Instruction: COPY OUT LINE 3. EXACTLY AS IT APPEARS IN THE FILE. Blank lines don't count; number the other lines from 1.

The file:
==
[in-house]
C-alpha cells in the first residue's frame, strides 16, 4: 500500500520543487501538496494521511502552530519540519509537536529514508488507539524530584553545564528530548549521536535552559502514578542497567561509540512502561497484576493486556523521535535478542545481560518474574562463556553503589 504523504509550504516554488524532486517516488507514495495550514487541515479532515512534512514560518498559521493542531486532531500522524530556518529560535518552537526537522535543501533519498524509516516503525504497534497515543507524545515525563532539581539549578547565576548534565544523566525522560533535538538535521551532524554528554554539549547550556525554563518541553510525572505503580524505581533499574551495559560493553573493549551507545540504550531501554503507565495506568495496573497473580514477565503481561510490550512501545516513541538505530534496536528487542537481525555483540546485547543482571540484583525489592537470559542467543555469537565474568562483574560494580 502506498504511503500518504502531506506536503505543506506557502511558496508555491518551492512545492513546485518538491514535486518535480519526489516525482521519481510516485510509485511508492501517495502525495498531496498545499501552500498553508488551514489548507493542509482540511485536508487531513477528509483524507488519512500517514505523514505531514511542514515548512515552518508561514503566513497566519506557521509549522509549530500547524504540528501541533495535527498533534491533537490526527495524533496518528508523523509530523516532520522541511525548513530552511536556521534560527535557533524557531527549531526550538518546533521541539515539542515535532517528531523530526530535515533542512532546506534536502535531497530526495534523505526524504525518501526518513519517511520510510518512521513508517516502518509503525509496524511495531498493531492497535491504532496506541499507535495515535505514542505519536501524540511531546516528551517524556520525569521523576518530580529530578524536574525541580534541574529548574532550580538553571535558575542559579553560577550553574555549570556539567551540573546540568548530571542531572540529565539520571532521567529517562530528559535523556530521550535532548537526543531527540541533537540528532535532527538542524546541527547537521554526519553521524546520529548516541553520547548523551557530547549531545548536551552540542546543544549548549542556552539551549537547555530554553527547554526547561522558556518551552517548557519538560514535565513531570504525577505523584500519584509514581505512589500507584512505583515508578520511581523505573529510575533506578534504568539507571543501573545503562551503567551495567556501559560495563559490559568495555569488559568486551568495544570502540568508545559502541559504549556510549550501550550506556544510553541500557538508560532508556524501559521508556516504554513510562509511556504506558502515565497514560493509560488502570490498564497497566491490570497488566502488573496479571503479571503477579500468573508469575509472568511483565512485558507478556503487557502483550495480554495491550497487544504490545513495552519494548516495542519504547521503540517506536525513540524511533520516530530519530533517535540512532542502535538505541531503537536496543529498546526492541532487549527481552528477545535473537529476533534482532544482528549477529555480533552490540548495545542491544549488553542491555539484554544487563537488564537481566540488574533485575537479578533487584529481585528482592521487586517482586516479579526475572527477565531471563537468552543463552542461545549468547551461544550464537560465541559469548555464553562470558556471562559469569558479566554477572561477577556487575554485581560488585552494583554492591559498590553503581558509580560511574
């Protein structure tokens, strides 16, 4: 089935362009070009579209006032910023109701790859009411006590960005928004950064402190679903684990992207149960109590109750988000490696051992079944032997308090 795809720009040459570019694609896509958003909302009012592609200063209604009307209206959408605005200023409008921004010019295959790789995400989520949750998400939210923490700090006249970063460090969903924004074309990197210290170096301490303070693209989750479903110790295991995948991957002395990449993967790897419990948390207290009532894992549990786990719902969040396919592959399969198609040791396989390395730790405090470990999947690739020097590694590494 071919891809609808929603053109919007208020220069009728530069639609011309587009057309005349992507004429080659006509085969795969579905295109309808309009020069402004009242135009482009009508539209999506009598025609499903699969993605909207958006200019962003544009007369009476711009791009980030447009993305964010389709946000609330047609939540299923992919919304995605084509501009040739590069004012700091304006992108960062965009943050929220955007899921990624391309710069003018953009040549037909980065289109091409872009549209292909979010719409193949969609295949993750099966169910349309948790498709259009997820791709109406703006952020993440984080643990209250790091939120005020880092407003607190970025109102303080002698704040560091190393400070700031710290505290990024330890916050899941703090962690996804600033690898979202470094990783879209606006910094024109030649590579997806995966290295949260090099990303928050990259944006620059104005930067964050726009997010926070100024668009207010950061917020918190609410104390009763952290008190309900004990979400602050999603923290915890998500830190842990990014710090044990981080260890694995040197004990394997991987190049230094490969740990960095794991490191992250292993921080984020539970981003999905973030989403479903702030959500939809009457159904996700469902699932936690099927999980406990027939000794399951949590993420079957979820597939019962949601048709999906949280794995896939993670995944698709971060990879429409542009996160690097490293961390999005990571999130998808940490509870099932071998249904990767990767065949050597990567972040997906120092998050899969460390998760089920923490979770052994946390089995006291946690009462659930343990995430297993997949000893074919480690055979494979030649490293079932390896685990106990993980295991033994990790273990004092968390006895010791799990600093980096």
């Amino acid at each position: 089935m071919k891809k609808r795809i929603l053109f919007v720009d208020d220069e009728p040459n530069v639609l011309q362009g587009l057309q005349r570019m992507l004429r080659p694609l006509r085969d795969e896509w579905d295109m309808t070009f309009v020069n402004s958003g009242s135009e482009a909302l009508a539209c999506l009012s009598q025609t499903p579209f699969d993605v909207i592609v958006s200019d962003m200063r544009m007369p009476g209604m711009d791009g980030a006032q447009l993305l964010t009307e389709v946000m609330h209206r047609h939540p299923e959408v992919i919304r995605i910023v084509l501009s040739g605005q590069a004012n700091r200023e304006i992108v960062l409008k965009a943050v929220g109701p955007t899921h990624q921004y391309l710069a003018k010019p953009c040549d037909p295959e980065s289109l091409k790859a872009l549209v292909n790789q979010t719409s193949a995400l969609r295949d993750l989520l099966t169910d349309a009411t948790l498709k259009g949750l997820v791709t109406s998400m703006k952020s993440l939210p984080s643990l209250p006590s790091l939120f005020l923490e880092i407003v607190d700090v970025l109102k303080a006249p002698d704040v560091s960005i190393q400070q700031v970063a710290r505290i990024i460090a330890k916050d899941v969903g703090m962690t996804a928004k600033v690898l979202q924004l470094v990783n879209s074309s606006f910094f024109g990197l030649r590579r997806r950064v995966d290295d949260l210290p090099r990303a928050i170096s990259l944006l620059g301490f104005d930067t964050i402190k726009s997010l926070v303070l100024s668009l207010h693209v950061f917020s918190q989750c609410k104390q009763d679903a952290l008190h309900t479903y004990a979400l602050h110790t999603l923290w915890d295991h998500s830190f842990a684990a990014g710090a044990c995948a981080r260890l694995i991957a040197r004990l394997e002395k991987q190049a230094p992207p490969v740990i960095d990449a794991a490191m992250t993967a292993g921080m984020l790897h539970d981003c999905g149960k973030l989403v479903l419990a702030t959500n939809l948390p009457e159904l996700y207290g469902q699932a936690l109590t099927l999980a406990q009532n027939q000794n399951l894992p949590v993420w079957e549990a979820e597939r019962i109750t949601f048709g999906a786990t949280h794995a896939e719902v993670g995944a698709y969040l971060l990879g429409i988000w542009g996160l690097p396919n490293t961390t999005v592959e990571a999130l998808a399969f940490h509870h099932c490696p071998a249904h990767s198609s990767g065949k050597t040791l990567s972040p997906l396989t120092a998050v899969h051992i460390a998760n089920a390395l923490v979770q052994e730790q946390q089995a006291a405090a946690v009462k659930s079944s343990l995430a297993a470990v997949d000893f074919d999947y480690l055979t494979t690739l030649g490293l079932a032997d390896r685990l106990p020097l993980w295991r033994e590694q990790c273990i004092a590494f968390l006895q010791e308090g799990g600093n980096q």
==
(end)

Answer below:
């Protein structure tokens, strides 16, 4: 089935362009070009579209006032910023109701790859009411006590960005928004950064402190679903684990992207149960109590109750988000490696051992079944032997308090 795809720009040459570019694609896509958003909302009012592609200063209604009307209206959408605005200023409008921004010019295959790789995400989520949750998400939210923490700090006249970063460090969903924004074309990197210290170096301490303070693209989750479903110790295991995948991957002395990449993967790897419990948390207290009532894992549990786990719902969040396919592959399969198609040791396989390395730790405090470990999947690739020097590694590494 071919891809609808929603053109919007208020220069009728530069639609011309587009057309005349992507004429080659006509085969795969579905295109309808309009020069402004009242135009482009009508539209999506009598025609499903699969993605909207958006200019962003544009007369009476711009791009980030447009993305964010389709946000609330047609939540299923992919919304995605084509501009040739590069004012700091304006992108960062965009943050929220955007899921990624391309710069003018953009040549037909980065289109091409872009549209292909979010719409193949969609295949993750099966169910349309948790498709259009997820791709109406703006952020993440984080643990209250790091939120005020880092407003607190970025109102303080002698704040560091190393400070700031710290505290990024330890916050899941703090962690996804600033690898979202470094990783879209606006910094024109030649590579997806995966290295949260090099990303928050990259944006620059104005930067964050726009997010926070100024668009207010950061917020918190609410104390009763952290008190309900004990979400602050999603923290915890998500830190842990990014710090044990981080260890694995040197004990394997991987190049230094490969740990960095794991490191992250292993921080984020539970981003999905973030989403479903702030959500939809009457159904996700469902699932936690099927999980406990027939000794399951949590993420079957979820597939019962949601048709999906949280794995896939993670995944698709971060990879429409542009996160690097490293961390999005990571999130998808940490509870099932071998249904990767990767065949050597990567972040997906120092998050899969460390998760089920923490979770052994946390089995006291946690009462659930343990995430297993997949000893074919480690055979494979030649490293079932390896685990106990993980295991033994990790273990004092968390006895010791799990600093980096």